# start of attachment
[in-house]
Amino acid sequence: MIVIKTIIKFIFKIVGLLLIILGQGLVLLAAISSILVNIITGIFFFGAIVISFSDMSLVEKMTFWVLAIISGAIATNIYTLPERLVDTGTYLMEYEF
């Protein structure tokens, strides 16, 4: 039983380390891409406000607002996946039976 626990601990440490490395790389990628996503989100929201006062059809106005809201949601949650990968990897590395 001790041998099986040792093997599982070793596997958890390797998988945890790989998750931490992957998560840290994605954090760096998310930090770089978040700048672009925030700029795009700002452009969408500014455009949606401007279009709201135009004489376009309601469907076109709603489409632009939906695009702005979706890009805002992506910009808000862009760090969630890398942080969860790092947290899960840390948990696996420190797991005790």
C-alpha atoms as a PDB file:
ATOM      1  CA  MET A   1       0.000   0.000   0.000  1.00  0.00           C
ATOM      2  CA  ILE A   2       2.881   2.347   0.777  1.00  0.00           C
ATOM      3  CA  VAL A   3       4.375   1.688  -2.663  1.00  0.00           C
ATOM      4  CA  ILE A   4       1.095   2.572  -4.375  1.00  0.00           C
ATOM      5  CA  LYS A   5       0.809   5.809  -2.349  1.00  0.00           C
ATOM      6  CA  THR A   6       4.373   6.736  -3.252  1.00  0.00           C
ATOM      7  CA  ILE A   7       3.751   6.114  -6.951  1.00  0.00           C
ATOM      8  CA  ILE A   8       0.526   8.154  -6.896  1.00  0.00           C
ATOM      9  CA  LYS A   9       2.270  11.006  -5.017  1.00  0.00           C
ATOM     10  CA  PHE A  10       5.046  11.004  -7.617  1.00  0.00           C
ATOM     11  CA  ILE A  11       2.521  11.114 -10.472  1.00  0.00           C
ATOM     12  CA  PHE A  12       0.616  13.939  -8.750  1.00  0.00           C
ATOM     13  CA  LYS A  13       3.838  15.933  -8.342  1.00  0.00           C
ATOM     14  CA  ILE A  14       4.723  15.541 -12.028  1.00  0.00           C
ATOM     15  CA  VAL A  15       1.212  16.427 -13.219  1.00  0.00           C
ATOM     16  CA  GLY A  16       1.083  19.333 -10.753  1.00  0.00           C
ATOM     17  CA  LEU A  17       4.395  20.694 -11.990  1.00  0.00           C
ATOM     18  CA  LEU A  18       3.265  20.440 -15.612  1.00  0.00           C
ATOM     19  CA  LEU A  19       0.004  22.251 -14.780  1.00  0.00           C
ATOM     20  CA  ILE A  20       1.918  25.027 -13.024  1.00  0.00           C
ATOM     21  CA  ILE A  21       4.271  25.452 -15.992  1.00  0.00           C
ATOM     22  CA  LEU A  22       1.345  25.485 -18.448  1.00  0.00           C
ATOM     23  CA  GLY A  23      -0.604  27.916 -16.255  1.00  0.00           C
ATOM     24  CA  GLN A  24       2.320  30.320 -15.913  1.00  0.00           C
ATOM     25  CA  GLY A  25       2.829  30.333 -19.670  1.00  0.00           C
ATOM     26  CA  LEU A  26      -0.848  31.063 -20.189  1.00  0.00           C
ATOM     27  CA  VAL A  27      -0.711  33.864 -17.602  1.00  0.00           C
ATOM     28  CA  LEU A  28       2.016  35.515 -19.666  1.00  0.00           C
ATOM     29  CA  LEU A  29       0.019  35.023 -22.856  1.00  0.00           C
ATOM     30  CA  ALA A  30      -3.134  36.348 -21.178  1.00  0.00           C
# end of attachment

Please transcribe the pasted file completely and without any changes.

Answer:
[in-house]
Amino acid sequence: MIVIKTIIKFIFKIVGLLLIILGQGLVLLAAISSILVNIITGIFFFGAIVISFSDMSLVEKMTFWVLAIISGAIATNIYTLPERLVDTGTYLMEYEF
């Protein structure tokens, strides 16, 4: 039983380390891409406000607002996946039976 626990601990440490490395790389990628996503989100929201006062059809106005809201949601949650990968990897590395 001790041998099986040792093997599982070793596997958890390797998988945890790989998750931490992957998560840290994605954090760096998310930090770089978040700048672009925030700029795009700002452009969408500014455009949606401007279009709201135009004489376009309601469907076109709603489409632009939906695009702005979706890009805002992506910009808000862009760090969630890398942080969860790092947290899960840390948990696996420190797991005790």
C-alpha atoms as a PDB file:
ATOM      1  CA  MET A   1       0.000   0.000   0.000  1.00  0.00           C
ATOM      2  CA  ILE A   2       2.881   2.347   0.777  1.00  0.00           C
ATOM      3  CA  VAL A   3       4.375   1.688  -2.663  1.00  0.00           C
ATOM      4  CA  ILE A   4       1.095   2.572  -4.375  1.00  0.00           C
ATOM      5  CA  LYS A   5       0.809   5.809  -2.349  1.00  0.00           C
ATOM      6  CA  THR A   6       4.373   6.736  -3.252  1.00  0.00           C
ATOM      7  CA  ILE A   7       3.751   6.114  -6.951  1.00  0.00           C
ATOM      8  CA  ILE A   8       0.526   8.154  -6.896  1.00  0.00           C
ATOM      9  CA  LYS A   9       2.270  11.006  -5.017  1.00  0.00           C
ATOM     10  CA  PHE A  10       5.046  11.004  -7.617  1.00  0.00           C
ATOM     11  CA  ILE A  11       2.521  11.114 -10.472  1.00  0.00           C
ATOM     12  CA  PHE A  12       0.616  13.939  -8.750  1.00  0.00           C
ATOM     13  CA  LYS A  13       3.838  15.933  -8.342  1.00  0.00           C
ATOM     14  CA  ILE A  14       4.723  15.541 -12.028  1.00  0.00           C
ATOM     15  CA  VAL A  15       1.212  16.427 -13.219  1.00  0.00           C
ATOM     16  CA  GLY A  16       1.083  19.333 -10.753  1.00  0.00           C
ATOM     17  CA  LEU A  17       4.395  20.694 -11.990  1.00  0.00           C
ATOM     18  CA  LEU A  18       3.265  20.440 -15.612  1.00  0.00           C
ATOM     19  CA  LEU A  19       0.004  22.251 -14.780  1.00  0.00           C
ATOM     20  CA  ILE A  20       1.918  25.027 -13.024  1.00  0.00           C
ATOM     21  CA  ILE A  21       4.271  25.452 -15.992  1.00  0.00           C
ATOM     22  CA  LEU A  22       1.345  25.485 -18.448  1.00  0.00           C
ATOM     23  CA  GLY A  23      -0.604  27.916 -16.255  1.00  0.00           C
ATOM     24  CA  GLN A  24       2.320  30.320 -15.913  1.00  0.00           C
ATOM     25  CA  GLY A  25       2.829  30.333 -19.670  1.00  0.00           C
ATOM     26  CA  LEU A  26      -0.848  31.063 -20.189  1.00  0.00           C
ATOM     27  CA  VAL A  27      -0.711  33.864 -17.602  1.00  0.00           C
ATOM     28  CA  LEU A  28       2.016  35.515 -19.666  1.00  0.00           C
ATOM     29  CA  LEU A  29       0.019  35.023 -22.856  1.00  0.00           C
ATOM     30  CA  ALA A  30      -3.134  36.348 -21.178  1.00  0.00           C